A gold mine run by a Chinese company in southern Laos is releasing waste into a river in Sekong province, killing fish and fouling water used by villagers for drinking and bathing, Lao sources say.
The Lao Kaleum Gold Mining Project began operations last year and has polluted local water sources ever since it was launched, a resident of Ateng village, one of the affected areas, told RFA’s Lao Service on Tuesday.
“The gold mining takes place on higher ground, and the waste flows down to a reservoir,” the villager said, asking for anonymity to speak freely.
“But the reservoir is not up to standard. It leaks and overflows, and then the waste flows down to the river where we drink and bathe.”
“The pollution has already killed a lot of fish,” he added.
“We have been demanding that the project developer and the authorities restore the river to its normal condition,” he said.
Also speaking to RFA, a second Ateng villager said that he and other villagers are not opposed to government development plans. “We just need to have clean water,” he said.
“The pollution has been affecting us since last year. We’re hoping that the company is now trying to improve the waste system,” he said, adding, “A lot of fish have been killed, and we now have too little water.”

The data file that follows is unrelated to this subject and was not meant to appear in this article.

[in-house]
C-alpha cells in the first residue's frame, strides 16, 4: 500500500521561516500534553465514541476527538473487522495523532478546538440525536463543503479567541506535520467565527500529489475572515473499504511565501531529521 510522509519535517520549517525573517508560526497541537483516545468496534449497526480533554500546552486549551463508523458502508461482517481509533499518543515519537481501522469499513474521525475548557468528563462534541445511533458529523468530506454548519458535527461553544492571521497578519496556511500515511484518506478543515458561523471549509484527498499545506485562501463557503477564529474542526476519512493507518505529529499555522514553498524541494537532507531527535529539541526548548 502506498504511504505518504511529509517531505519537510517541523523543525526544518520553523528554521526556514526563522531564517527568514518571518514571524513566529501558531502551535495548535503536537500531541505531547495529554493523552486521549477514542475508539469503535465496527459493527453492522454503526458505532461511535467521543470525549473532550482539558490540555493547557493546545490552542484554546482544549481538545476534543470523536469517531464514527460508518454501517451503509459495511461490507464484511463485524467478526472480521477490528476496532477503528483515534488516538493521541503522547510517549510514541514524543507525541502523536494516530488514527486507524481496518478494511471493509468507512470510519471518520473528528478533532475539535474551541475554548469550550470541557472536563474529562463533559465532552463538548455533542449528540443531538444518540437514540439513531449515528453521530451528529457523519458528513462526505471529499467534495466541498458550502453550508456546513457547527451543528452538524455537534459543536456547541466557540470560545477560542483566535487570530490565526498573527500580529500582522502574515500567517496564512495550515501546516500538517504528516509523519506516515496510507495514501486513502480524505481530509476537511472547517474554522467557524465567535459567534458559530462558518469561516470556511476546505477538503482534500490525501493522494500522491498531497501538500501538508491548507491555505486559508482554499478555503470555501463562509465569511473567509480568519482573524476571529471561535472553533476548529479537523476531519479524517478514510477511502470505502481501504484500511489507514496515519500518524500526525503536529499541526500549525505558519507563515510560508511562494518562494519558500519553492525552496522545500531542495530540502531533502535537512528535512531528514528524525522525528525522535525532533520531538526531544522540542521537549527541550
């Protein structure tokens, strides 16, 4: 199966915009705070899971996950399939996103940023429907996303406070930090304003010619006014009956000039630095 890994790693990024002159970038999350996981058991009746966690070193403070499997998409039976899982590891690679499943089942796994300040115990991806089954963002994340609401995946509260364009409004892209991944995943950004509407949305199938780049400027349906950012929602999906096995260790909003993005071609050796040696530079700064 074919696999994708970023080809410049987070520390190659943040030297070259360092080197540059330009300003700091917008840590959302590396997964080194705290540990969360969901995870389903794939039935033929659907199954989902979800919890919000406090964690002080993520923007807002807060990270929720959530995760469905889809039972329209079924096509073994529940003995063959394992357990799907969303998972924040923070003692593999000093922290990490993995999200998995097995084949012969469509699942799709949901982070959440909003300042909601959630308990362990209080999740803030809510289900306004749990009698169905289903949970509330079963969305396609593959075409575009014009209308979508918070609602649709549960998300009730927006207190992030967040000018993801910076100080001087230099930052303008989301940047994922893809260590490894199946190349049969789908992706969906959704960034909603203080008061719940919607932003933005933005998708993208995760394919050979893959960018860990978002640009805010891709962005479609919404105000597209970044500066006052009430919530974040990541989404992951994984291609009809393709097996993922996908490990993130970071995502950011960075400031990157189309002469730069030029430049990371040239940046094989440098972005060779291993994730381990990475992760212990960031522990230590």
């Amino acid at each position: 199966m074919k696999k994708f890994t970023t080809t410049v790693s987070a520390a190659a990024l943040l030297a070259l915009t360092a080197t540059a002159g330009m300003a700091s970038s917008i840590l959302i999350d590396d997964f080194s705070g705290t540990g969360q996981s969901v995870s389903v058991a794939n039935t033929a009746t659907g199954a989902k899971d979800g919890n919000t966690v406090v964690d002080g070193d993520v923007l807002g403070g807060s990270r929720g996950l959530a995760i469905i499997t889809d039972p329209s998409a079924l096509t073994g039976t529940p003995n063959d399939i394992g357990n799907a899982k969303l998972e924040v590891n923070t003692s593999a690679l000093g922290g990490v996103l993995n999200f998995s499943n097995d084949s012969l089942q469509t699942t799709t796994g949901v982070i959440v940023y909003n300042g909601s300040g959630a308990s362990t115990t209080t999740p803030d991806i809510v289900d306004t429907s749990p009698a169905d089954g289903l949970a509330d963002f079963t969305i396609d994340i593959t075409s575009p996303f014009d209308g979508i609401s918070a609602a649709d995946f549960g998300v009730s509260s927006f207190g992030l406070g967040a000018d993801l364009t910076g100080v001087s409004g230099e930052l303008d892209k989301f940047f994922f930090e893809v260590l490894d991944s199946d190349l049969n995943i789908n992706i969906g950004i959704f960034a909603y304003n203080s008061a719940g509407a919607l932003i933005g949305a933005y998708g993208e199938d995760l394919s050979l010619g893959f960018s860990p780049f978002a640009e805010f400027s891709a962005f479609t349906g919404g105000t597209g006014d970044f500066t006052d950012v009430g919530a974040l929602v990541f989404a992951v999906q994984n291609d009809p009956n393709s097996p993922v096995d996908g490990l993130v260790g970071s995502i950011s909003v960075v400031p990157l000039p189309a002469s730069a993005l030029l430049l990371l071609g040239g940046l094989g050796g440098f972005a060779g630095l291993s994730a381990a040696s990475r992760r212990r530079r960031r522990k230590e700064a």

“We residents of Ateng and Ka-Ouang villages have been living in very difficult conditions,” he said.
The company managing the mine has now built a running-water system using pipes to carry water down from the mountains to affected villages.
But the amount of water delivered is insufficient, a resident of Ka-Ouang said.
“The system is broken, and has been damaged by heavy rains and storms,” he said.
To improve the flow of running water, the mining company and local authorities should monitor the waste reservoir and dump site, reduce the waste of chemical release, and restore the river to its normal condition, the villager said.
The Lao Kaleum Gold Mining Project operates as a 15-year concession approved by the central government of Laos and supervised by local authorities, and is now digging a tunnel at the site to explore for gold, an official of Sekong’s Energy and Mines Department said.
The mining company has now almost completed work on a new wastewater treatment system, including a new reservoir and dumpsite, said a provincial official responsible for coordinating the province’s dealings with the company.
“The company will tell us when it’s finished, and then we’ll inspect it. And if we see anything wrong, the company will fix it,” the official said, also speaking on condition of anonymity. “Everything must be up to our technical standard.”
“The company says that it’s aware of the villagers’ complaints and has been trying to solve these problems. And as for the running water, the company has plans to fix this in the near future,” he said.
Foreign-invested farming, mining, and development projects in Laos have sparked friction over cases of environmental pollution and land often taken without proper compensation, leaving villagers fearing retaliation if they speak out.
China is Laos’ largest foreign investor and aid provider, and its second-largest trade partner after Thailand.